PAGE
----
Tuesday, August 2, 2011

How to Spray paint furniture!

Spray painting furniture is an easy and fast way to transform a piece to fit in with your home decor. The most difficult part is often finding a space to do the spraying. 

Many people have the mistaken impression that spray painting furniture won't result in a long lasting finish, that it will chip, scratch or flake off easily. It isn't true! If you take the time to prep and use the right paint for the job your finish will be just as hardy as any coat of paint. Plus, with a sprayed finish it is much, much easier to get a smooth, flawless finish. No brush stroke marks! And did I mention it is faster?

Spray paint is any home decorators friend, especially those of us on a budget. However, there are a couple of downsides. First, spray paint color choices are limited. This is a bummer when you have a very specific shade of color in mind. Second, it is messy and should never be done indoors and you have to take care to not breathe in the fumes.

The dresser below started  a creamy color with gold trim. Then it was a glossy black and then it was painted flat brown for a few years. Finally, the glossy turquoise face lift did the trick and the dresser is as good as new...

before furnituresanding paint

spray-painting primer

spray painting furniture

let furniture dry

spray-painted dresser

The first step in spray painting furniture is always sanding. Many people skip this step and this is why their paint doesn't adhere as well. Scuff up your surface (especially if it is glossy) to give your primer a better chance to stick. Yes, I know primer will say works on "any surface" and even glossy, but trust me on this, you'll have the best results if you do a quick sanding. I use a medium grit sandpaper most of the time.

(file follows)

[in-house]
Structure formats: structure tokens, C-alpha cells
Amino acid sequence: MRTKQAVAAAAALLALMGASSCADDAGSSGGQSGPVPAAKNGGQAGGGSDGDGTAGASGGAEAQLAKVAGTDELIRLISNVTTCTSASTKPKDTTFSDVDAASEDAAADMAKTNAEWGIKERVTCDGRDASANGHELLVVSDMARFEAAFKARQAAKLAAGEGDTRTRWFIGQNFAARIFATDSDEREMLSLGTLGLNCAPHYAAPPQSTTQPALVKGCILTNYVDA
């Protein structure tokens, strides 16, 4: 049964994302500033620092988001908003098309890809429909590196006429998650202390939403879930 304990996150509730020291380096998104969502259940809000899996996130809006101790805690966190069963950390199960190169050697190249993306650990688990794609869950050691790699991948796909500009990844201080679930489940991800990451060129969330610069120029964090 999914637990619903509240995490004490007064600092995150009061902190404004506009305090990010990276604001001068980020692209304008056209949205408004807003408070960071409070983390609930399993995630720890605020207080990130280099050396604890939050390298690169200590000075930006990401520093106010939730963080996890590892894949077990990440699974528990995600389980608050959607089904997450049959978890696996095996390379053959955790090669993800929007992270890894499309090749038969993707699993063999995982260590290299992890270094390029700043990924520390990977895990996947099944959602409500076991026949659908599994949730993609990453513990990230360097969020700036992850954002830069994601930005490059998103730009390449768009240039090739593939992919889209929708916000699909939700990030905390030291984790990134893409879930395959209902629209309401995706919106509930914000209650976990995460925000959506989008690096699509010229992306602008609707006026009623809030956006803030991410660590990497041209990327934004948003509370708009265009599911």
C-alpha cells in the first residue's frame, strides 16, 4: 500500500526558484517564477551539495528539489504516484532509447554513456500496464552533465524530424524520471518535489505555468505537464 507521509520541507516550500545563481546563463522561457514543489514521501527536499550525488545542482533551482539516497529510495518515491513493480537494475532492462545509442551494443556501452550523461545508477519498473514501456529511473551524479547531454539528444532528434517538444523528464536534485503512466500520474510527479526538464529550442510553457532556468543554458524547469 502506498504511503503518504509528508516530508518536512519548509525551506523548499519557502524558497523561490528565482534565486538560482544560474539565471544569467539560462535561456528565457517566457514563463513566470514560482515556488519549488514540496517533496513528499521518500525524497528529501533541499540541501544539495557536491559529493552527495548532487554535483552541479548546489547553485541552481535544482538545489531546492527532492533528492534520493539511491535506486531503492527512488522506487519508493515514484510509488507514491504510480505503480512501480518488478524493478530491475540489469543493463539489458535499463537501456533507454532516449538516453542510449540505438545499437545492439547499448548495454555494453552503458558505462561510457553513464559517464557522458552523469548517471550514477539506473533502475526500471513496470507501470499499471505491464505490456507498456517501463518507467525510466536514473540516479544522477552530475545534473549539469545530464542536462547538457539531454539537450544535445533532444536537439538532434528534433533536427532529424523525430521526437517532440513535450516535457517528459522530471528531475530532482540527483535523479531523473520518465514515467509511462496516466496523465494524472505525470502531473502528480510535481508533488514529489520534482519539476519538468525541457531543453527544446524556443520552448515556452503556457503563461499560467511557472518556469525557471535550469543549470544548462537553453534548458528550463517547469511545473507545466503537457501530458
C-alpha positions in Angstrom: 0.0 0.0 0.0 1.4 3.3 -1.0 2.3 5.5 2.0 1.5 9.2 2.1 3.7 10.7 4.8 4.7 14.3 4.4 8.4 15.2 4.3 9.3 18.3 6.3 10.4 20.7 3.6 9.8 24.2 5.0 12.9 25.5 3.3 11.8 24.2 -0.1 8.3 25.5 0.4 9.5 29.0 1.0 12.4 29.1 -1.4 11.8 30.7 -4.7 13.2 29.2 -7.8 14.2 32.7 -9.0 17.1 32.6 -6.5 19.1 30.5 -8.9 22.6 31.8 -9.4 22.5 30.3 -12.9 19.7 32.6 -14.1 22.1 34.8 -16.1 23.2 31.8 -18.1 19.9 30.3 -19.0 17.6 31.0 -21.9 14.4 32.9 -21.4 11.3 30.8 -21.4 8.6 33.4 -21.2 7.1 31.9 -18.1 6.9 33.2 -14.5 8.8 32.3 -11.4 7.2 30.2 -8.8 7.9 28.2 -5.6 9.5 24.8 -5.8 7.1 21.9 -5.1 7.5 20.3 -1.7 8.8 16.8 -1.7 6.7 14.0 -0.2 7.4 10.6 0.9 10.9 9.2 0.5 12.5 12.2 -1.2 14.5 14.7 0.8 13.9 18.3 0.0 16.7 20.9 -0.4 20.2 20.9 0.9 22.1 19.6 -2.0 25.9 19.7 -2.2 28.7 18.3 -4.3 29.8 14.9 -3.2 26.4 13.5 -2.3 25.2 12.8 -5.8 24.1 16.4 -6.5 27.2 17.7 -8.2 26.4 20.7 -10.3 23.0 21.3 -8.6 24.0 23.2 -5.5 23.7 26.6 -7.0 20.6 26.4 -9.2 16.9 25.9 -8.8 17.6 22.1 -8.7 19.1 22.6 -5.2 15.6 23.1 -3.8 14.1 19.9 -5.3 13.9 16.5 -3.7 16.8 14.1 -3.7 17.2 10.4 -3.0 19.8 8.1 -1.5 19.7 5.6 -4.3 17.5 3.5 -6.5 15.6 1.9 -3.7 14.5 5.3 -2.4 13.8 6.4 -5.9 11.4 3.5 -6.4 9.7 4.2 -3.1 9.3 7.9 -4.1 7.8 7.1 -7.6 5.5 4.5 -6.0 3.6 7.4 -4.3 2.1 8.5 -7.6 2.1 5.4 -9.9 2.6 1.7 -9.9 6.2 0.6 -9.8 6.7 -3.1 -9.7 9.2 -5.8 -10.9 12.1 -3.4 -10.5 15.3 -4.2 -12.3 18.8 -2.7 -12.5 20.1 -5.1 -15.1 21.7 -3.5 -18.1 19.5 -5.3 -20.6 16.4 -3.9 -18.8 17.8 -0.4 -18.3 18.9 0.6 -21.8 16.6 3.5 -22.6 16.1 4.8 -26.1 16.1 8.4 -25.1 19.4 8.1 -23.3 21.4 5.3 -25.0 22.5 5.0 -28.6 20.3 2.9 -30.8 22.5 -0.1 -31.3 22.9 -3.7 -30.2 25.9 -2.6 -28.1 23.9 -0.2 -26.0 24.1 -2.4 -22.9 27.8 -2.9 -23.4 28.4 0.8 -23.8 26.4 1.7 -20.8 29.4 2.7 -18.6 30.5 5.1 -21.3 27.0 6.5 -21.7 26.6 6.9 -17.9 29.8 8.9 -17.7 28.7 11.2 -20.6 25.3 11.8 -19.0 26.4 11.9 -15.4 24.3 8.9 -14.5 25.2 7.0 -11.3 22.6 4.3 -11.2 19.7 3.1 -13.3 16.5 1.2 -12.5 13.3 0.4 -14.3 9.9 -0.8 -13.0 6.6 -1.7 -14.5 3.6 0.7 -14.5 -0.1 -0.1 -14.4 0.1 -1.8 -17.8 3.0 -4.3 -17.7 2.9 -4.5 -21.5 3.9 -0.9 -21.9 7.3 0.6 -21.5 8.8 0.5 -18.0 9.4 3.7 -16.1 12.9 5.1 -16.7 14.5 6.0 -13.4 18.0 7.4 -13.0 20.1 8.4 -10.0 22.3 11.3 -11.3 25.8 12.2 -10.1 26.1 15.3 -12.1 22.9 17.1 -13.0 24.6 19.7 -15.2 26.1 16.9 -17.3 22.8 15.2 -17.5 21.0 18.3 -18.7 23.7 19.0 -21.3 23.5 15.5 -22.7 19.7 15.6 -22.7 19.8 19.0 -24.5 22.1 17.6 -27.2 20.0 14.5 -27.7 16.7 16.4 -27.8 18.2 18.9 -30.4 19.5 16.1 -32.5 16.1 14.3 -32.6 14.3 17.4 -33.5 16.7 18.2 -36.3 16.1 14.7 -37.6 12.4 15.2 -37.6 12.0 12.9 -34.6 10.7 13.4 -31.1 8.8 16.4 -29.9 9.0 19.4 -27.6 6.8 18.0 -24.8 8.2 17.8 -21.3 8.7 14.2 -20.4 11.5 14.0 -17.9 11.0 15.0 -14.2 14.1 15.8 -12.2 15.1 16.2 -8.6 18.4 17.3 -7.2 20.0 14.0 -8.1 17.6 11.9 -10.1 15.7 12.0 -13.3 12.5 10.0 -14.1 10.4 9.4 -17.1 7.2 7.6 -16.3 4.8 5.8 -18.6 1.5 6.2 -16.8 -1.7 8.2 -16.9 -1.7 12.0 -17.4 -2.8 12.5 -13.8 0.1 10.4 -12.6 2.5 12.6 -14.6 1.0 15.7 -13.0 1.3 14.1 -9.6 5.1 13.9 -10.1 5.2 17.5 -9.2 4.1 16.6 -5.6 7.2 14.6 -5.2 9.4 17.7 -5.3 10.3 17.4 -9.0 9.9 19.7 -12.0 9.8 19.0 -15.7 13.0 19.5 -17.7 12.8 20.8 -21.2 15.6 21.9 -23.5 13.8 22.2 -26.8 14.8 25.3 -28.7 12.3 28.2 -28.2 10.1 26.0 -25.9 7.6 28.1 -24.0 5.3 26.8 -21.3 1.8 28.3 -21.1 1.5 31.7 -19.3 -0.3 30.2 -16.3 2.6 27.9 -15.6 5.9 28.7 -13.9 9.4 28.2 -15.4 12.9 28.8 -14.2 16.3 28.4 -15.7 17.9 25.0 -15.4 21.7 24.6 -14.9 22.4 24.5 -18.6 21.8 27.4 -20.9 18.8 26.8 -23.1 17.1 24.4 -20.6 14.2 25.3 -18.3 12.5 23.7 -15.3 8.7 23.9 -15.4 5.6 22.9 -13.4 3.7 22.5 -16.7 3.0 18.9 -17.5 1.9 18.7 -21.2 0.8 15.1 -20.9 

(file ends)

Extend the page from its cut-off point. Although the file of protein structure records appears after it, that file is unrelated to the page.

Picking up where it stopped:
Next step is priming. Again, shortcutters will skip this step. Don't. Priming with a quality primer is key to a professional looking job and will make the final color coats stick. For this project (already painted wood) I like Rust-Oleum Ultra Cover 2X Primer, especially since I was covering a dark color. This kind is a bit thicker and so you'll need less.

After the primer is dry, add your color! (We used Rust-Oleum Painter's Touch 2X in satin). Spray about 10 inches from the surface and sweep back and forth with smooth, even strokes. Be sure to coat all the crevices and undersides. When finished, let dry completely before moving or putting back together.

 For added durability for your finish, use a spray on poly coating or a wipe on poly coating.

Happy painting!

Brought to you by Home Decorating Ideas


Kathleen Walsh said...

TY You explain the Spray painting process so anyone could understand !
I only have problems with it running down the side ,is that because I'm too close ?

Ana Cornelio said...

Most likely :) it may feel like you're wasting some paint, but will turn out better if done right. Good luck!

Ana Cornelio said...

Most likely :) it may feel like you're wasting some paint, but will turn out better if done right. Good luck!